top of page

๐ŸŒˆQ&A (No. 7)

Q1: What is your earliest memory of realizing your sexuality/gender identity? What was that like?


A: My earliest memory of realizing my sexuality was around maybe 19. That was the age that I finally put a name to it (bisexual) and acknowledged it. As young as my middle school years I remember having homosexual attraction, but the shame of "sin" and other religious dogma was so embedded in me, I never acknowledged it or acted on it. It wasn't until the culture shock of college that I recognized that sexuality was a spectrum and "bisexual" was where I felt most comfortable.

Q3: What was it like for you to accept yourself? Was acceptance of yourself contingent upon the acceptance from peers/loved ones?


A: Accepting myself is a long and hard road. I say "is", because I work to accept myself fully everyday. It is an ongoing process for me. For most of my life, my idea of self was completely wrapped up in others' expectations and perceptions of me. It has taken a lot of prayer and therapy to work through. Especially the religious trauma. Q5: Did you come out or did you just start living in your truth? Do you feel like coming out is necessary/required? Why or why not?


A: I came out almost 4 years ago, and it was very important to me. I lived a number of years in the closet while being in an emotional relationship with an AMAZING woman. By me being in the closet, I caused us both a lot of harm and pain. When I realized that I was in love with her and I couldn't do life without her, it became necessary for me to come out. She was worth more than I was giving her. I was worth so much more than I was giving myself. Our love couldn't be a secret any longer. Not if I was serious about her, myself and what I wanted, and I was serious. Q7: Has religion/spirituality had any kind of affect on your journey to accepting yourself (good or bad)? If so, how does that affect your view and/or practice of religion/spirituality today?


A: My spirituality and faith has an incredible effect on my journey of acceptance. My view of faith kept me in the closet and in turmoil for years! It was until I decided to come out that I began to feel more comfortable in my faith. It was the realization that when others turned their backs on me and when I felt most alone, like I would honestly lose my mind, I was still standing. And it was by no strength of my own. I was expecting my faith to abandon me, when it was my faith that kept me strong. It was then that I stopped trying to "reconcile" my love of God with my sexuality and started spending more time reading and studying the Bible for myself. Spending time in prayer and communion with my savior. And now, today, I feel more confident in my relationship with Christ than ever before. Q8: What do you see for yourself in the future? Does the current state of the world have any affect on that vision?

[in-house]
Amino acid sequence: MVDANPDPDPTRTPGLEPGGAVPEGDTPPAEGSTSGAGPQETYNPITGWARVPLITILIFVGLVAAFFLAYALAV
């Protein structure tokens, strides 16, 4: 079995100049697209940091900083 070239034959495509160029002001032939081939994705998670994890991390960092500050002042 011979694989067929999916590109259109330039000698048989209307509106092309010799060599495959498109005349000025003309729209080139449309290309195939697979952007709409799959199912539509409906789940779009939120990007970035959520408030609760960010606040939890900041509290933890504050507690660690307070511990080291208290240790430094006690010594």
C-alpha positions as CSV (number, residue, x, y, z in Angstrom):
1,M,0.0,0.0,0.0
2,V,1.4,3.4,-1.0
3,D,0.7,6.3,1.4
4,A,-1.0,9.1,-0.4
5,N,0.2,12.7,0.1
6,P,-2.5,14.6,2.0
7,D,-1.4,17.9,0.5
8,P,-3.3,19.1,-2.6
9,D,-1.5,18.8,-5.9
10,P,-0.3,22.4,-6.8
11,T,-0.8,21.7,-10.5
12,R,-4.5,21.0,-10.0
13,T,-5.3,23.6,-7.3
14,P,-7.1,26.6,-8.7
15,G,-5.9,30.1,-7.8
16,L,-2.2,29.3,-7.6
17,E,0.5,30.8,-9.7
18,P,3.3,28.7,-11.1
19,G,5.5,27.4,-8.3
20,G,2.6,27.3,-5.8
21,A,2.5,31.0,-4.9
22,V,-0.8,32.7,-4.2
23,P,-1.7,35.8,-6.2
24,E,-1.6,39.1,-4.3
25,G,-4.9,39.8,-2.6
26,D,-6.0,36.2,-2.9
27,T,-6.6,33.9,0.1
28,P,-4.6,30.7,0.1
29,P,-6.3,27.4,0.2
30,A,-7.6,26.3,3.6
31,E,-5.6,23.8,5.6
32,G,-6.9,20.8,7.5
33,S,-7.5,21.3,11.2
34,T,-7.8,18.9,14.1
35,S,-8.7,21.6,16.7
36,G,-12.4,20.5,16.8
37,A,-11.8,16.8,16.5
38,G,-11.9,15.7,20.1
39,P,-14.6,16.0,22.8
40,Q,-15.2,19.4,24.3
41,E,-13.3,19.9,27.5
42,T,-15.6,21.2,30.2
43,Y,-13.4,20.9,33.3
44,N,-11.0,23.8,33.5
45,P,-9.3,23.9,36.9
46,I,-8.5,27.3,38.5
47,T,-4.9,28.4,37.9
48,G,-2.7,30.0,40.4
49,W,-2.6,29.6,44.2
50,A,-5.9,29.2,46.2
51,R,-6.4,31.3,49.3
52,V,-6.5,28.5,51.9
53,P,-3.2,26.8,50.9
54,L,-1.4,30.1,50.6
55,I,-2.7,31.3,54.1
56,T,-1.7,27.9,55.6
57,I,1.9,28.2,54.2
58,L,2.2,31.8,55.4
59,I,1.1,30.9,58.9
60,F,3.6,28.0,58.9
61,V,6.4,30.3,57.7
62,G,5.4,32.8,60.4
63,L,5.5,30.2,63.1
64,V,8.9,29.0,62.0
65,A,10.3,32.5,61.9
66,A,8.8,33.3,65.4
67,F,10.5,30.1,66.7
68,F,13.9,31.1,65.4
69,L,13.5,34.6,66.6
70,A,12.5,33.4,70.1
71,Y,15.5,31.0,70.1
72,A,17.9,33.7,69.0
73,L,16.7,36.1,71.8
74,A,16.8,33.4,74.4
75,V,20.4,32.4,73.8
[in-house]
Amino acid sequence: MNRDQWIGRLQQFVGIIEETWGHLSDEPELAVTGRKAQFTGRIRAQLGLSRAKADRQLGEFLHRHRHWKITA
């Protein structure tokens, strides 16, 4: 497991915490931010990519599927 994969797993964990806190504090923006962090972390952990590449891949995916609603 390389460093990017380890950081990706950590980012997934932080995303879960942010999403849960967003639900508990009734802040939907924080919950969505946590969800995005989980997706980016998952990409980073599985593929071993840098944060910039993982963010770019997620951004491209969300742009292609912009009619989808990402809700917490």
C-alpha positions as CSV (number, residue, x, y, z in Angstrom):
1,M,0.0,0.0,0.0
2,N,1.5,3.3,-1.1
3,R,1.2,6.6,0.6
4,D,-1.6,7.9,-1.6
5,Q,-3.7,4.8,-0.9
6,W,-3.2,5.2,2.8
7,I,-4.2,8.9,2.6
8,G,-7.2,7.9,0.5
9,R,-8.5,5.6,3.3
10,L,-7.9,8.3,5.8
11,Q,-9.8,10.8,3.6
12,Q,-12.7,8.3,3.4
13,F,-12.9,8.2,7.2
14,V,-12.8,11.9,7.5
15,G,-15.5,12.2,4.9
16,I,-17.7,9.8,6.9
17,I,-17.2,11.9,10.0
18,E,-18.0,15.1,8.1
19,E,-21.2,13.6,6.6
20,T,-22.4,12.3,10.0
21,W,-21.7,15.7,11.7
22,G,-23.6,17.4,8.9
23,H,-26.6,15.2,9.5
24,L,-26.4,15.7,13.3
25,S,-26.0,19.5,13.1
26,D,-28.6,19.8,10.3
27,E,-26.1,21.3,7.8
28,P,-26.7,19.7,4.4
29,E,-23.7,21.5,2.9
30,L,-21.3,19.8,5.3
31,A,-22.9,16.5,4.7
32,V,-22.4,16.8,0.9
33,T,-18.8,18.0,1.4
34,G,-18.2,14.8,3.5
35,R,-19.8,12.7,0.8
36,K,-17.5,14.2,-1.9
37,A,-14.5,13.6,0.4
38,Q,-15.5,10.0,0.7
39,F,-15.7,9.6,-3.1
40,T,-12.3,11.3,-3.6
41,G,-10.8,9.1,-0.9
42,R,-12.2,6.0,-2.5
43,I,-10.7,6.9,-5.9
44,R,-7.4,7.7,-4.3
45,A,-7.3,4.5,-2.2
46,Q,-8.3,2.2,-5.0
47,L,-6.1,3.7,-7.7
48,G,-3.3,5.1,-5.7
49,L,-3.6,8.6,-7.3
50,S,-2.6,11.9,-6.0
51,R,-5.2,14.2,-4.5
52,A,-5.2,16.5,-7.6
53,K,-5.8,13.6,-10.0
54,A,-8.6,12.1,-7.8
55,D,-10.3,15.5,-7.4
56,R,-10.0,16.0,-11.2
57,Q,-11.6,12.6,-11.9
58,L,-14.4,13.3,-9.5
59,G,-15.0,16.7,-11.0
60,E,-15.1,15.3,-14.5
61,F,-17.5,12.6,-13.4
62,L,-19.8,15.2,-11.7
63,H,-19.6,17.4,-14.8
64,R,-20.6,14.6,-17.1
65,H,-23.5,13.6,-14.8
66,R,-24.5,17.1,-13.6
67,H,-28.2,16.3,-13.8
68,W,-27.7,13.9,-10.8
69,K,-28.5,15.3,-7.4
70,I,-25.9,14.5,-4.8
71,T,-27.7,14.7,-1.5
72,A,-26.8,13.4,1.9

A: For the future, I see myself as a wife and a mother. The world can be a scary place, but I won't allow it to stop me from building the beautiful life I know I deserve to have. Christ came so that I could live and live an abundant life. I will walk in that promise! Q10: When people say they accept you, what are some green flags that indicate that they do? What are red flags that indicate that they donโ€™t? When it comes to people showing support, what is your biggest pet peeve(s)?


A: When someone says they "accept me", the main green flag I look for is treating my relationship just like they would any other. Celebrating happy moments with me, as they would a heterosexual relationship. If someone says they "accept me", but they don't want to hear about my relationship or parts of my life that involve my partner, then that's a red flag. You only "accept me" while I perform, or you can see me as "straight".

Q14: What does living in your truth mean to you? Do you feel like itโ€™s important? Why or why not?


A: To me, living my truth means living in the way God created me. Q16: What do you think your younger self would have to say/think about who you are today?


A: I think my younger self would be incredibly proud of who I am today! I am living the life I always dreamed of having. I have the career, the home, the partner (younger me pictured a man, but my wife is everything I could have ever wished for and more) and the friends that I wanted. I prayed and manifested this life from the time I was a girl. And I am going to live it!




"..I was in love with her and I couldn't do life without her, it became necessary for me to come out. She was worth more than I was giving her. I was worth so much more than I was giving myself."

- Christina, She/Her/Hers, Bisexual/Cisgender


IG: cremdelachris

Couple's IG: _chrisandmo_

7 views
15B9D140-D181-4BAC-9124-B3225043BF9D.jpeg

Hi, thanks for stopping by!

Feel free to share your thoughts, spread knowledge or just show love.

Let the posts
come to you.

Thanks for submitting!

  • Facebook
  • Instagram
  • Twitter
  • Pinterest
No tags yet.
bottom of page